Reds (1981)

PG   |    |  Biography, Drama, History


Reds (1981) Poster

A radical American journalist becomes involved with the Communist revolution in Russia, and hopes to bring its spirit and idealism to the United States.


7.3/10
19,477

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  • Henry Miller in Reds (1981)
  • Jack Nicholson and Warren Beatty in Reds (1981)
  • Jack Nicholson in Reds (1981)
  • Warren Beatty and Vittorio Storaro in Reds (1981)
  • Jack Nicholson and Diane Keaton in Reds (1981)
  • Diane Keaton and Warren Beatty in Reds (1981)

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16 June 2004 | green4tom
Great movie
This movie was great, and I hope it comes out on DVD real soon. Beatty became Reed in more than one sense--not only did he act the part, but he directed the movie in a way reminiscent of the kind of "new journalistic" style that Reed and his fellow MASSES writers pioneered, mixing the drama with interviews of people who knew JR, Louise, etc.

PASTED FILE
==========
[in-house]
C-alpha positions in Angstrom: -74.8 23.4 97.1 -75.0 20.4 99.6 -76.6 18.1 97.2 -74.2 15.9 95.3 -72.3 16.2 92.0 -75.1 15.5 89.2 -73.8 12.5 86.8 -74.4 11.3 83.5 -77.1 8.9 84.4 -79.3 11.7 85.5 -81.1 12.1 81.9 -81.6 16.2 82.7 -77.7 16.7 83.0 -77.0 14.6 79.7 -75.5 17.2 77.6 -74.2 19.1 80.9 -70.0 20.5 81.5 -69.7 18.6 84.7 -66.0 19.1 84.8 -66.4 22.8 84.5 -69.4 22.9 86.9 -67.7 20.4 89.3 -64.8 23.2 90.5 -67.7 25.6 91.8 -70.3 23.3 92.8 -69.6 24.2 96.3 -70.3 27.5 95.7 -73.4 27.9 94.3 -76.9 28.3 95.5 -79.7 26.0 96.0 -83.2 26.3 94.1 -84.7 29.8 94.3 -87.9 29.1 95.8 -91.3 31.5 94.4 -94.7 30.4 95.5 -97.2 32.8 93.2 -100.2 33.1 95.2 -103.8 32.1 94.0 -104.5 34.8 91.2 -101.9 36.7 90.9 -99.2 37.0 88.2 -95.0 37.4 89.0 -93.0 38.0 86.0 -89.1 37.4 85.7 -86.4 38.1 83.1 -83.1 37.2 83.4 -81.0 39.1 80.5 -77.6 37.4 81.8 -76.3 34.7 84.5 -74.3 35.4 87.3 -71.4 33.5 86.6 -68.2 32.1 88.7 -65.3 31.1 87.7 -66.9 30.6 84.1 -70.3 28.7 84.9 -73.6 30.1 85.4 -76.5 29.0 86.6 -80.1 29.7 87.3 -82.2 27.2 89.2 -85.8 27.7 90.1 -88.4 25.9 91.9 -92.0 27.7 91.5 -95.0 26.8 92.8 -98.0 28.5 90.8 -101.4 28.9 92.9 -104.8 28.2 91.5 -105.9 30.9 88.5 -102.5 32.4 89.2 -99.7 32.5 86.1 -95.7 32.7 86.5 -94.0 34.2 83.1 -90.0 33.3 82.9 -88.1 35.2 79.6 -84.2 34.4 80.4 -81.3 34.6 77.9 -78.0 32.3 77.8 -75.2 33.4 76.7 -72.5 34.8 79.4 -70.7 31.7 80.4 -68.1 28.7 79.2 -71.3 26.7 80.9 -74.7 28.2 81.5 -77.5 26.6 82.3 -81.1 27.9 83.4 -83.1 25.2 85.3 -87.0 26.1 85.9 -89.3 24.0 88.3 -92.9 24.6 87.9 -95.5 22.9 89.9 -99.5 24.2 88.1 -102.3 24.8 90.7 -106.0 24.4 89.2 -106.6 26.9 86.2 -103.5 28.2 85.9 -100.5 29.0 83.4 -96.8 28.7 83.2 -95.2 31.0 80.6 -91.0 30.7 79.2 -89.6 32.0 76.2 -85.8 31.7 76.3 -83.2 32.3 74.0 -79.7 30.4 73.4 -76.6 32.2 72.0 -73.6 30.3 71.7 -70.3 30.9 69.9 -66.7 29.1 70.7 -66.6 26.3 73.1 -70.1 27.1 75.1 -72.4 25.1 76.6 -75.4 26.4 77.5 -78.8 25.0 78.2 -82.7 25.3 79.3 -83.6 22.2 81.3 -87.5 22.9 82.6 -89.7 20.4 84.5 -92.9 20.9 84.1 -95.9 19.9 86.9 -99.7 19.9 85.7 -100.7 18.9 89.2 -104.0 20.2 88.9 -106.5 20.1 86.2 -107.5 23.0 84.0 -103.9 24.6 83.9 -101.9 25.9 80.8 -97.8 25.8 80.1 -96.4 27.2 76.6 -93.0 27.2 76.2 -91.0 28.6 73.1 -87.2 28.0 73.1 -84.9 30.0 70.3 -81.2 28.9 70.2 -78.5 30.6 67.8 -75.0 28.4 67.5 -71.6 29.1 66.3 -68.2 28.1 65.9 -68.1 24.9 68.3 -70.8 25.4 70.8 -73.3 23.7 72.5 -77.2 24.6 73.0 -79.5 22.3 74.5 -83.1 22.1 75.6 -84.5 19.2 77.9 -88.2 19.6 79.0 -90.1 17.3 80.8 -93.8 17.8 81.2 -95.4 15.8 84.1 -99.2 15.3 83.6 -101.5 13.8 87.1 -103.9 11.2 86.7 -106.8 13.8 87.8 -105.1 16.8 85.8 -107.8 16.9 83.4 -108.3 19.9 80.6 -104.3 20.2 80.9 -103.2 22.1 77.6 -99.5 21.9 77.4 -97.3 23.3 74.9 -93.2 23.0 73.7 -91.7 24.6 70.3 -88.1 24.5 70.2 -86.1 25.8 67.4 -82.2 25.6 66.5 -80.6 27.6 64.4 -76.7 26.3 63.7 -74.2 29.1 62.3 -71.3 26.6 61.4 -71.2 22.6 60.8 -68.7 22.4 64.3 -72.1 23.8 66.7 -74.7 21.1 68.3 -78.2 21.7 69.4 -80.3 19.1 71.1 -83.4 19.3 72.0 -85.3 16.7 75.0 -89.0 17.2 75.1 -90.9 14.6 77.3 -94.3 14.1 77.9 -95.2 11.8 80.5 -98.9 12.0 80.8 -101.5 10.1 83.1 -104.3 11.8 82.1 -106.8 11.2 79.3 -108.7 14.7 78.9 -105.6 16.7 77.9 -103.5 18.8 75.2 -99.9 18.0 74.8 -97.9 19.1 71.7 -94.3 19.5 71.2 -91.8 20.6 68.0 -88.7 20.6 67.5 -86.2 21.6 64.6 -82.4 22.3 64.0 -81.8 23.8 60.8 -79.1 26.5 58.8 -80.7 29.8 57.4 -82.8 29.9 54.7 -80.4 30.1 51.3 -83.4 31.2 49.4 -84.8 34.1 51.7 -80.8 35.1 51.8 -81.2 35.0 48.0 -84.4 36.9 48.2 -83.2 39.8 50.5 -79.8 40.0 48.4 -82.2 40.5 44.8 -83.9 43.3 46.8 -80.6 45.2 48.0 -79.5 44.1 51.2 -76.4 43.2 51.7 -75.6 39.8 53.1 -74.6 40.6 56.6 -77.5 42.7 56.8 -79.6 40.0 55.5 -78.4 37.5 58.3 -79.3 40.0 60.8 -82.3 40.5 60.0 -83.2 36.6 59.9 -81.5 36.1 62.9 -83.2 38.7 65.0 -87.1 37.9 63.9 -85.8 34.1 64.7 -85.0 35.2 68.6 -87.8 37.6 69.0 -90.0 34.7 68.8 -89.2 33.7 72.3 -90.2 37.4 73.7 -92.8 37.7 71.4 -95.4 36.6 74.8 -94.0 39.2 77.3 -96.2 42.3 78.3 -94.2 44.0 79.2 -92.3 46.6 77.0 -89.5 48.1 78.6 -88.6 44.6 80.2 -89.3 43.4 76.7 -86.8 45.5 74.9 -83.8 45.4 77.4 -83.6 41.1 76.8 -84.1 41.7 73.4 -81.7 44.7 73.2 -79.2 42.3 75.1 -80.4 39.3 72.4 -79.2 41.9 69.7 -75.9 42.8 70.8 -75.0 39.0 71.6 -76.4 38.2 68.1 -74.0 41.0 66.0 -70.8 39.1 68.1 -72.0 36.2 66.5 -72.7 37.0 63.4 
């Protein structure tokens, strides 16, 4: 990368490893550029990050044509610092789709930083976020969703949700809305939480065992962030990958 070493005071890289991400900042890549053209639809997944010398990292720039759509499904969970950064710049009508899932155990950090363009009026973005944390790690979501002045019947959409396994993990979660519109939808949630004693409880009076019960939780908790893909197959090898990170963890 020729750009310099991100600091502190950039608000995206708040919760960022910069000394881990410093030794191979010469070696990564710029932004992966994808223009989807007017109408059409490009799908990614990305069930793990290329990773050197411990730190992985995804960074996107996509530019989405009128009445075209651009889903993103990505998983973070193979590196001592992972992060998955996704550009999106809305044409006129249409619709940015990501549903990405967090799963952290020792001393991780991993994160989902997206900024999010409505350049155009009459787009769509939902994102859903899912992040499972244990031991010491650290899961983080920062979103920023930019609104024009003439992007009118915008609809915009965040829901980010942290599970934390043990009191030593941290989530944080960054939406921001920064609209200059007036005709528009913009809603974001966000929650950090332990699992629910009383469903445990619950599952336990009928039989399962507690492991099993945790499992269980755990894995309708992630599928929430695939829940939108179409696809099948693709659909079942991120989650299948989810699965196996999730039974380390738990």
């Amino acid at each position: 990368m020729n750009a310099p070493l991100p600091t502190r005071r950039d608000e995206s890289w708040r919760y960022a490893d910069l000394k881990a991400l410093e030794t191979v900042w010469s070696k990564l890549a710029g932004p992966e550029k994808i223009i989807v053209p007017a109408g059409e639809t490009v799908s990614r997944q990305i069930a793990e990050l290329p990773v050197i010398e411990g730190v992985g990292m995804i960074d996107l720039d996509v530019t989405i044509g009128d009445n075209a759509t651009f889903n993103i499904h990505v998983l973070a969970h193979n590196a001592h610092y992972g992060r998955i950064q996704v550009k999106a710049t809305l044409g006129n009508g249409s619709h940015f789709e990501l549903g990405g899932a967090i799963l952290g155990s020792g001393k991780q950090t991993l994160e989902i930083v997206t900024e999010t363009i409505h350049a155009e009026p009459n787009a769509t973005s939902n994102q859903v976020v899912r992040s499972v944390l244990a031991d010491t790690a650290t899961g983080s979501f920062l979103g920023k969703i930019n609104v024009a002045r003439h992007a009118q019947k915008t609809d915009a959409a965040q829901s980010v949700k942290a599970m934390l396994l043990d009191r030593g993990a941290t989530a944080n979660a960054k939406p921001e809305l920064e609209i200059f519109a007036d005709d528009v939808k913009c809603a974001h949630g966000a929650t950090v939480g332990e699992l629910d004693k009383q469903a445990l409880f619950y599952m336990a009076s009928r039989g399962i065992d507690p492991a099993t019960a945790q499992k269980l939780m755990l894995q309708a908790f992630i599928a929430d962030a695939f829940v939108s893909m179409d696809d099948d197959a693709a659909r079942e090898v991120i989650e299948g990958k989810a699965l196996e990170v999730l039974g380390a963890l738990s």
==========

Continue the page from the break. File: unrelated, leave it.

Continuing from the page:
The film also sort of puts forward the question, "What if, instead of running back to Russia (to die of kidney failure and mistreatment by the CP), Jack Reed had stayed in this country to build the CP? Would it have turned out to become Stalinist?" According to Howe and Coser, who wrote a good book on THE AMERICAN COMMUNIST PARTY, much like Rosa Luxemburg and Karl Liebknecht in Germany, Reed was the ONLY leader who was independent, who had some real backbone.

The best part of the movie is when Emma Goldmann, played by Maureen Stapleton, tells Jack that "it doesn't work" (i.e. statist, bureaucratic socialism that the Bolsheviks were instituting as a grossly mistaken response to the economic crisis and Allied invasion of Russia after the Revolution). And then his rebellion against the lying propaganda of Zinoviev. Kind of hits me right now that Jerzy Kosinski should play Zinoviev--didn't he commit suicide when he was exposed as a plagiarist? Where is the line between art and reality, politics and life?

Of course I loved the romantic reality between Beatty, Bryant, and Nicholson (Reed, Bryant, and Eugene O'Neill). And the cynicism that Reed expresses about the Democrats and Wilson is certainly apropos today.

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